A conversation with Sandy J. Estrada, PharmD, Vice President of Medical Affairs, T2 Biosystems

Oct. 24, 2019

Please share with our readers how you arrived at your current career. After working in a microbiology research lab in pharmacy school, I solidified my interest in infectious disease specialization. During my 13 years working at Lee Health System, I learned how important it is to rapidly diagnose and treat infections, and that the industry today does not have enough antibiotics to treat patients appropriately.

I knew that by transitioning into a different role, I would be able to make an impact on a larger scale for patients and their clinical outcomes. I could assist with the development and implementation of the company’s products at other facilities, where antimicrobial stewardship programs are a top priority.

As a Doctor of Pharmacy, what has been your experience venturing into other areas of healthcare? I’ve had positive experiences in both hospital and corporate settings, which I attribute to the many staff members I’ve met along the way. Early on in pharmacy school and residency, I learned that a multidisciplinary approach to everything healthcare professionals do is necessary in order to be successful, regardless of specialty area.

In my role as the co-director of antimicrobial stewardship and director of the Infectious Disease Pharmacy Residency Program at Lee Health System, for example, I had committee representation from lab administrators, directors from each hospital, critical care pharmacists, physicians, hospitalists, infection prevention staff members and IT employees. Similarly, in my current position, I find that collaboration across disciplines is critical for tackling initiatives like the implementation of antimicrobial stewardship protocols and technologies, as well as for developing and refining innovations.

For those not familiar, what can you tell us about T2 Biosystems? We are a rapid diagnostic technology company that looks to improve clinical outcomes and reduce healthcare costs by getting patients started on the right therapy faster. Its primary focus is early detection of pathogens in bloodstream infections, which can lead to sepsis and the overuse of antimicrobial drugs; both of which are key drivers in high mortality rates and the rise of antimicrobial resistance, respectively.

T2 Biosystems has the first FDA-cleared diagnostic panel requiring no blood culture for testing sepis. However, isn’t there another test that is similar? The T2Candida and T2Bacteria Panels test for sepsis-causing pathogens, confirming if a patient has pathogens in their bloodstream that are causing an infection and if so, what those pathogens are. Early information is essential for making quick, accurate clinical decisions for next steps, which can ultimately make a significant impact on patients’ clinical outcomes.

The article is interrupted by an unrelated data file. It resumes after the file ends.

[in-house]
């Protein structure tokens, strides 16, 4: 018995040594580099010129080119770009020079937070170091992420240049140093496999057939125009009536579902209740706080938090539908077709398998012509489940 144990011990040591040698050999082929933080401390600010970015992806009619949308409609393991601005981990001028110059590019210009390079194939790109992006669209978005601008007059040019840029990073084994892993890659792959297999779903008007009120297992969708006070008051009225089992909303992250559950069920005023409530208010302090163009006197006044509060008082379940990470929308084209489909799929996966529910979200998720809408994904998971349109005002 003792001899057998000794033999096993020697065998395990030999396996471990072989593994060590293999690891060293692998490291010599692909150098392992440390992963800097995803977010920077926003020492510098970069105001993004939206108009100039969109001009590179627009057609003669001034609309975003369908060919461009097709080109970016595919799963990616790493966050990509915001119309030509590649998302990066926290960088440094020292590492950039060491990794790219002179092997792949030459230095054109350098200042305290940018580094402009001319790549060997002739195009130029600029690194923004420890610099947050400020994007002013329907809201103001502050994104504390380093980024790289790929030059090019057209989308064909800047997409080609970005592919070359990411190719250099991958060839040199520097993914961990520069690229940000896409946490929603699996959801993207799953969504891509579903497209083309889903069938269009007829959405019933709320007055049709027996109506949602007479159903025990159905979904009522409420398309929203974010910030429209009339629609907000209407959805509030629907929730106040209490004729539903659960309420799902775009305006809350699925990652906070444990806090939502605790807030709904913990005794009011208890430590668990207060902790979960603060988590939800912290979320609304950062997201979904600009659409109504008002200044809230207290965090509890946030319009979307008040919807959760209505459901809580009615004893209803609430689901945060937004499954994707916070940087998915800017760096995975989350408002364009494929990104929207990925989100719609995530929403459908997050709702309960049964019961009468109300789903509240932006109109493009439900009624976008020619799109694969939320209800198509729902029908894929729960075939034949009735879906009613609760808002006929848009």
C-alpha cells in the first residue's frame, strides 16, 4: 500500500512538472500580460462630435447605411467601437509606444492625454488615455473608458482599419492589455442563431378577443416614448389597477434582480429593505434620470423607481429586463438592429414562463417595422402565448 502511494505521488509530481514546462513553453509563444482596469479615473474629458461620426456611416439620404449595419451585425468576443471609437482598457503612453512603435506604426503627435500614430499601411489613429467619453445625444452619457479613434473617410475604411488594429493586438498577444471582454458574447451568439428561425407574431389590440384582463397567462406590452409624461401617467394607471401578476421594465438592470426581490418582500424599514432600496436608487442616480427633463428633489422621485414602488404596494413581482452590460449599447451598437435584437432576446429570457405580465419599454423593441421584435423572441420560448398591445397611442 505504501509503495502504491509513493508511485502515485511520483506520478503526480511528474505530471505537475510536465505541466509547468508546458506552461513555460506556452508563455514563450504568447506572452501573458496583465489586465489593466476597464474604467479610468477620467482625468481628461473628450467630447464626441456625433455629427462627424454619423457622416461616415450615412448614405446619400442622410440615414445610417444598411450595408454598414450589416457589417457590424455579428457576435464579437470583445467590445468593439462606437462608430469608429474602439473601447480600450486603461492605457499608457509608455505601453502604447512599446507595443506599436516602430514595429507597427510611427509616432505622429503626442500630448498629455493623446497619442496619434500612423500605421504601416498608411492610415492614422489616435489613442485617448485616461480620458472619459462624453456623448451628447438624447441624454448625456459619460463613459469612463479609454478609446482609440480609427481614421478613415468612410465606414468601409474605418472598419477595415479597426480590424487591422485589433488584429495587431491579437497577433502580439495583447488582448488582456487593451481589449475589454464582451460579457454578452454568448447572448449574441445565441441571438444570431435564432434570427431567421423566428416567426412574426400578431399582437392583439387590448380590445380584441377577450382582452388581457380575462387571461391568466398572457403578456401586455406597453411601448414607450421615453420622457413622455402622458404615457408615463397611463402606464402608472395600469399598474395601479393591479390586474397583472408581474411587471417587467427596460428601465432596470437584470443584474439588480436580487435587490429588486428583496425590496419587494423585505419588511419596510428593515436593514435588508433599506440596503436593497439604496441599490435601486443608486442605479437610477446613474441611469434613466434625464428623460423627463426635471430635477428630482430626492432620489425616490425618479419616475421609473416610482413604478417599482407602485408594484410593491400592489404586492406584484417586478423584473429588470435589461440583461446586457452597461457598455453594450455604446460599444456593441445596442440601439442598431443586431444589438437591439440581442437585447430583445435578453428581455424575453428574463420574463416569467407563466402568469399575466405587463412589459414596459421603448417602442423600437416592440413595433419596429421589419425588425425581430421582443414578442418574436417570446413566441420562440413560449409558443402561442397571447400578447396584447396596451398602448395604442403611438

The two different panels reflect the types of pathogens that can cause a bloodstream infection, which can be bacterial or fungal. Both can be run on the same T2Dx Instrument.

 T2 Biosystems also has the only IVD test to receive NTAP approval by CMS. What was the application process like? This designation means that U.S. hospitals treating Medicare inpatients with sepsis will now be eligible for a new technology add-on payment (NTAP), in addition to the standard payment amount. The rigorous application process took over a year. We were required to prove three things about the technology: (1) it is unlike anything else on the market today, (2) it helps treats patients associated with high costs, and (3) it demonstrates substantial clinical improvement in patients.

Within their final rule, CMS stated that “the T2Bacteria Test Panel represents a substantial clinical improvement over existing technologies because it reduces the proportion of patients on inappropriate therapy, thus reducing the rate of subsequent diagnostic or therapeutic intervention, as well as length of stay and mortality rates caused by sepsis causing bacterial infections.”  

Diagnostic times are faster and can be applied clinically in an improved treatment manner. Discuss this technology and how it supports better patient care. T2 Magnetic Resonance (T2MR) technology powers all of the diagnostic innovations at the company. It’s the first and only FDA-cleared detection technology that can quickly, and accurately, identify bacterial or fungal pathogens directly from whole blood without the need for purification or extraction of target molecules from the sample, and without a positive blood culture.1

With conventional diagnostic tools, clinicians start patients on broad-spectrum antimicrobial therapy without knowing which pathogen has infected the patient. Once they get the pathogen results, they adjust treatment. By identifying the pathogen faster, clinicians can start patients on the right therapy sooner, which has a multitude of benefits.

Are there any new enhancements and/or technologies in the pipeline that you can share? This past September we initiated a program to significantly expand the company’s current portfolio of diagnostics for sepsis-causing pathogens and antibiotic-resistance genes. Most notably, this includes bringing to market a panel that detects 13 gram-negative and gram-positive resistance genes direct from whole blood in three to five hours. It also includes the detection of the most clinically important carbapenem resistance genes, which are listed on the CDC Urgent Threat list for antibiotic resistance.


1. Nguyen, et al. Annals Internal Medicine 2019. https://annals.org/aim/article-abstract/2733498/performance-t2bacteria-panel-diagnosing-bloodstream-infections-diagnostic-accuracy-study